House of Lords Communications and Digital Committee - Inquiry into freedom of expression online
Introduction: I am a private individual with an interest in freedom of expression. I use social media and I am concerned that there is increasing content moderation/censorship for political and ideological purposes.
1. Is freedom of expression under threat online? If so, how does this impact individuals differently, and why? Are there differences between exercising the freedom of expression online versus offline?
I have observed that women, and men who are seeking to protect women, are particularly prone to online censorship. This tends to happen when challenging gender ideology or when claiming, perfectly accurately, that biological sex is a real thing and that it matters. I have had such tweets removed and I have been banned temporarily for such tweets. In particular, challenging the nonsense that “transwomen are women” is likely to lead to censorship. When, in reality, transwomen are male.
3. Is online user-generated content covered adequately by existing law and, if so, is the law adequately enforced? Should ‘lawful but harmful’ online content also be regulated?
I think the laws should be the same online and offline. Platforms should be able to set their own rules and, this being so, it is vital that there is free and open competition to allow alternative platforms to develop and flourish so users have a choice. Currently, this is not working as there is something of a monopoly, and it is clear that the big players (Facebook, Twitter, Apple, Google) are all conspiring to kill competition (eg Parler). Government should endeavour to stop the big players from acting in this way.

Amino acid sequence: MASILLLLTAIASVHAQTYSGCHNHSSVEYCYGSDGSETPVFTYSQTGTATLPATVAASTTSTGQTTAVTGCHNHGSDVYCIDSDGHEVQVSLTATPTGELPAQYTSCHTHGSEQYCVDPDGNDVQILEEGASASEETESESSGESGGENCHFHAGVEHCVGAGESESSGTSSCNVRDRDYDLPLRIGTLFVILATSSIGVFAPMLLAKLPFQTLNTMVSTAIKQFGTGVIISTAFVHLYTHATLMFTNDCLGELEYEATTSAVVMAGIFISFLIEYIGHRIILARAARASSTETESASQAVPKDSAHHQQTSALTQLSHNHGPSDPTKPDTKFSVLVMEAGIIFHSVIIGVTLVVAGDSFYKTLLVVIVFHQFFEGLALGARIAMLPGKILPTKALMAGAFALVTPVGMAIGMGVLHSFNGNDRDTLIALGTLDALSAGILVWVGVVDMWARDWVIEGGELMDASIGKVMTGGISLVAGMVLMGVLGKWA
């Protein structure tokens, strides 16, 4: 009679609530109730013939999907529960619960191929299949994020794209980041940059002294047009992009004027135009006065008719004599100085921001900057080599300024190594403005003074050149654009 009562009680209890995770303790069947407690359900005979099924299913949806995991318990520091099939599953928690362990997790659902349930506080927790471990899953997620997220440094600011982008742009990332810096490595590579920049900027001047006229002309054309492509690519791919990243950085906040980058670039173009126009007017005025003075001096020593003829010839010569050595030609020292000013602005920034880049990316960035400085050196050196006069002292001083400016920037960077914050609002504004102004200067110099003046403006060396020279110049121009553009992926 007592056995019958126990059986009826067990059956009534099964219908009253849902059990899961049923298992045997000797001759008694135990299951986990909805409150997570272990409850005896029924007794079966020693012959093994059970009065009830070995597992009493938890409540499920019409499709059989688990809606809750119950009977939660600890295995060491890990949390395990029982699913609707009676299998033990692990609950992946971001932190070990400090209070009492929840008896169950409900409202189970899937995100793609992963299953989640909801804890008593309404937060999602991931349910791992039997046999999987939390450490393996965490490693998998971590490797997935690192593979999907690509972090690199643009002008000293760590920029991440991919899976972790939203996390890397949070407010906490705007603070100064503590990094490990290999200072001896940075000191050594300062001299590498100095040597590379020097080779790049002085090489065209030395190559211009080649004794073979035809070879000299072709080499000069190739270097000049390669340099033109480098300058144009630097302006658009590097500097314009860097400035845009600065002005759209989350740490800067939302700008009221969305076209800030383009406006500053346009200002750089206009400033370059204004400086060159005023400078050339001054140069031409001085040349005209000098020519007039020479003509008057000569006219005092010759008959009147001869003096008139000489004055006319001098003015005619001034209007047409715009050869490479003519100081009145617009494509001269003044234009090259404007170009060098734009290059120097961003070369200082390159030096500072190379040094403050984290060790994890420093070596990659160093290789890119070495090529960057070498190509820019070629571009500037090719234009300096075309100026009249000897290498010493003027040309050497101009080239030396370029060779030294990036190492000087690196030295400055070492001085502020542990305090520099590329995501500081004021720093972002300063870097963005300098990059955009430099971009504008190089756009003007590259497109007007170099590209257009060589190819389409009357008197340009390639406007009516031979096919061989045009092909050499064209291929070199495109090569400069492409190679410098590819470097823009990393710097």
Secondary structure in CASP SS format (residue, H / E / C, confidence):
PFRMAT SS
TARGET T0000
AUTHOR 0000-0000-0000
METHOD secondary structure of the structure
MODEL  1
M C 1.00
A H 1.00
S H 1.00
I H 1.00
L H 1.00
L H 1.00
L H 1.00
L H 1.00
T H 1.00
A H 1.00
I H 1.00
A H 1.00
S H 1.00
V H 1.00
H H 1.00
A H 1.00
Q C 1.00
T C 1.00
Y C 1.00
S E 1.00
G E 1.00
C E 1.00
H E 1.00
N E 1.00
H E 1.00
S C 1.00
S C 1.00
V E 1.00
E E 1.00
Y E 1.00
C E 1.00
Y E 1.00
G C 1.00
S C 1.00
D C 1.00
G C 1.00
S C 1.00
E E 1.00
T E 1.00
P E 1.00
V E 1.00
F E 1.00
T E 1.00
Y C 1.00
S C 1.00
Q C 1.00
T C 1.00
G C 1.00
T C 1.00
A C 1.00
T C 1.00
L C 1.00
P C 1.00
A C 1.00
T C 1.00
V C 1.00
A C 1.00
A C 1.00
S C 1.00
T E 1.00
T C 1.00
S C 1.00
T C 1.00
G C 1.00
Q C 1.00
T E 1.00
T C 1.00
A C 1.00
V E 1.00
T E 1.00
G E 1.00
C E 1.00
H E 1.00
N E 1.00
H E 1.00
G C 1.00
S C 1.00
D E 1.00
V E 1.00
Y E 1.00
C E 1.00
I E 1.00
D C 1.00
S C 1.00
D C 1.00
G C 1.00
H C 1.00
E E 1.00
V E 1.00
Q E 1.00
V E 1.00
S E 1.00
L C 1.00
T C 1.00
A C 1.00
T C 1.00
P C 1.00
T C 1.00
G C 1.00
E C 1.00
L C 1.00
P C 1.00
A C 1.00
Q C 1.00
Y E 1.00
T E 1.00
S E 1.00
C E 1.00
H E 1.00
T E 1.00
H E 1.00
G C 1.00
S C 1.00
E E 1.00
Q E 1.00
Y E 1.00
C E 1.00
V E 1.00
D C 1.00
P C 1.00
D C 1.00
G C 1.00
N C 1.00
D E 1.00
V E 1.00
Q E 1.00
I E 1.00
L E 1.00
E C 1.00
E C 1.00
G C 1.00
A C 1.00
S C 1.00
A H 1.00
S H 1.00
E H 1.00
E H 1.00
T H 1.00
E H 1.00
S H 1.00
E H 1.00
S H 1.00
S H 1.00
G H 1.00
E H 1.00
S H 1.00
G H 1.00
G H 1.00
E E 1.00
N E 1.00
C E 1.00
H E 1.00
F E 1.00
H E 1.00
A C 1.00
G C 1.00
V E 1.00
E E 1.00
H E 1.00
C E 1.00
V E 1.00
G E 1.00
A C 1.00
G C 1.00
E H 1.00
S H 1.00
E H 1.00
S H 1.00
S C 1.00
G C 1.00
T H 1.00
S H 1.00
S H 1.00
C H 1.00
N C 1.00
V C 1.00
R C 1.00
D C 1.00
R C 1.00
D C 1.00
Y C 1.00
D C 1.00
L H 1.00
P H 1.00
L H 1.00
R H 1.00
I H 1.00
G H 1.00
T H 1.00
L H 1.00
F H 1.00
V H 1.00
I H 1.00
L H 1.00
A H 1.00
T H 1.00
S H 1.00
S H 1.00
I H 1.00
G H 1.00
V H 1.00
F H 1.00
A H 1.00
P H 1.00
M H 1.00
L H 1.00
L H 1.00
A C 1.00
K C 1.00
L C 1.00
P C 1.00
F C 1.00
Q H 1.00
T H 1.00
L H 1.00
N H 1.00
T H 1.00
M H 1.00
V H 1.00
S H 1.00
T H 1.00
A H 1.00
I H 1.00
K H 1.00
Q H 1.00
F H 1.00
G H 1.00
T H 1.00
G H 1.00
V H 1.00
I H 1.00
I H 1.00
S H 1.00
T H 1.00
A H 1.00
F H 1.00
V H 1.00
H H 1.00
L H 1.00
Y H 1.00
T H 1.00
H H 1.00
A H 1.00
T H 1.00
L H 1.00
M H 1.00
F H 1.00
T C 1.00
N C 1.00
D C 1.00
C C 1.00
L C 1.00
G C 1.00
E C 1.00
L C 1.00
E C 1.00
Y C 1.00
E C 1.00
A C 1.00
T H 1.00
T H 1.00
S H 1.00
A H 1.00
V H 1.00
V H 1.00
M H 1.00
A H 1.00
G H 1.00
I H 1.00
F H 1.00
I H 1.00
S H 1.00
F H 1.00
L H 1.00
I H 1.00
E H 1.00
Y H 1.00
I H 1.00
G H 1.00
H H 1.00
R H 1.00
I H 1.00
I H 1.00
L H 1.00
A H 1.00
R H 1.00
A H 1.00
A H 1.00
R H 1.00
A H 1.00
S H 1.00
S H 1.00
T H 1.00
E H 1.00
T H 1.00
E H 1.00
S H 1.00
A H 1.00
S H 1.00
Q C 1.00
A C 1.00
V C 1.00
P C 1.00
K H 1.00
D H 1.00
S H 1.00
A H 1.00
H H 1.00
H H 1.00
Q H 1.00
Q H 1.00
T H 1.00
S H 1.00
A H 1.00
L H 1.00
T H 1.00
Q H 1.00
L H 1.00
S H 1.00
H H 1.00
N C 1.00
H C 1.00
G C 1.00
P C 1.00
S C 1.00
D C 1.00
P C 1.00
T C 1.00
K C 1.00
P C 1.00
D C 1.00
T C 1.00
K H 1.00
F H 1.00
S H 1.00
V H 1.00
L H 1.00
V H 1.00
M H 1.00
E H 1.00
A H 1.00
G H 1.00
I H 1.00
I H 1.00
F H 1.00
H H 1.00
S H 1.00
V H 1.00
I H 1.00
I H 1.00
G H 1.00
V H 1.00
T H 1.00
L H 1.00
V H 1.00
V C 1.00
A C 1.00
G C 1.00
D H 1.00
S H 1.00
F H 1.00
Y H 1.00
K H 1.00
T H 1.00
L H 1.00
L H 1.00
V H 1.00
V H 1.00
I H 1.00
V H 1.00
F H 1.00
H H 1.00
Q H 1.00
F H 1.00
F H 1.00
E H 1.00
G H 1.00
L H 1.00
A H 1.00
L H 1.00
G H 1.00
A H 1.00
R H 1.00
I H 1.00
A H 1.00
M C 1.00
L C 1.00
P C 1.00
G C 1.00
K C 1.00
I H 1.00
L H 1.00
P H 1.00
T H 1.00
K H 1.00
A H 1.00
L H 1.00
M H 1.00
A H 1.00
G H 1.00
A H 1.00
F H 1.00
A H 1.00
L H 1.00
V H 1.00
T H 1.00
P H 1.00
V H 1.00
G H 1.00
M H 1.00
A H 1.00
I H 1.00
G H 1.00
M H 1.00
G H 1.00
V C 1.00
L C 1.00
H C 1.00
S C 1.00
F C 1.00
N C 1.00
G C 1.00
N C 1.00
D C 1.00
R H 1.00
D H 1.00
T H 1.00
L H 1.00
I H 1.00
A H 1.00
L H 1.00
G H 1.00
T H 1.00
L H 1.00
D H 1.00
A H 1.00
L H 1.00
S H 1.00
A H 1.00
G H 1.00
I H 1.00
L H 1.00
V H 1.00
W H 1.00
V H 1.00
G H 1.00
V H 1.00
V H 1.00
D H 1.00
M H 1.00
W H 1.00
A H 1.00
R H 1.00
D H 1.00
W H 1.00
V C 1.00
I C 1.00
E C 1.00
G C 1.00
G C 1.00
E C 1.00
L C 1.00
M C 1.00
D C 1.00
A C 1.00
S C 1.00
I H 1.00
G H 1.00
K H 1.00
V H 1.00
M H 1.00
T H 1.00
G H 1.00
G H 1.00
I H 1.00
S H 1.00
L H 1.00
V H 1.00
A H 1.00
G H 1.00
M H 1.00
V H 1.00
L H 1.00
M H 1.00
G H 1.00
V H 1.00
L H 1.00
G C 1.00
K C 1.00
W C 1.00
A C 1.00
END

4. Should online platforms be under a legal duty to protect freedom of expression?
I think that would be a good thing, but I am not sure how it could be achieved.
6. To what extent should users be allowed anonymity online?
Anonymity must be allowed online. This affords protection for people who are discussing views that eg their employer or partner might disagree with. Issues with anonymity are largely around abusive accounts, which are relatively small in number. Address these, but do not ban anonymity.
9. How could the transparency of algorithms used to censor or promote content, and the training and accountability of their creators, be improved? Should regulators play a role?
I think it would be best to have truly independent regulation in this area, particularly to investigate and highlight political or ideological bias in algorithms. It is very clear that much content that is promoted is political or ideological, and this applies as much to search engines that distort history, or give results that are what the platform thinks is ‘right’ rather than what was asked for. And similarly for censorship. Independent regulators should play a role.
10. How can content moderation systems be improved? Are users of online platforms sufficiently able to appeal moderation decisions with which they disagree? What role should regulators play?
Periodic independent review of moderation would seem to be eminently practical and worthwhile. This would facilitate a view on whether there is political or ideological bias in the methodology or aim of the moderators/platforms.
11. To what extent would strengthening competition regulation of dominant online platforms help to make them more responsive to their users’ views about content and its moderation?
This would be a great initiative. It would make dominant platforms more responsive to users’ views. More competition must be a good thing in this area. Currently, the big players have minimal threat from competition and they are able, at will, to destroy them - eg Parler’s recent experience. Users have very limited choice.
13 January 2021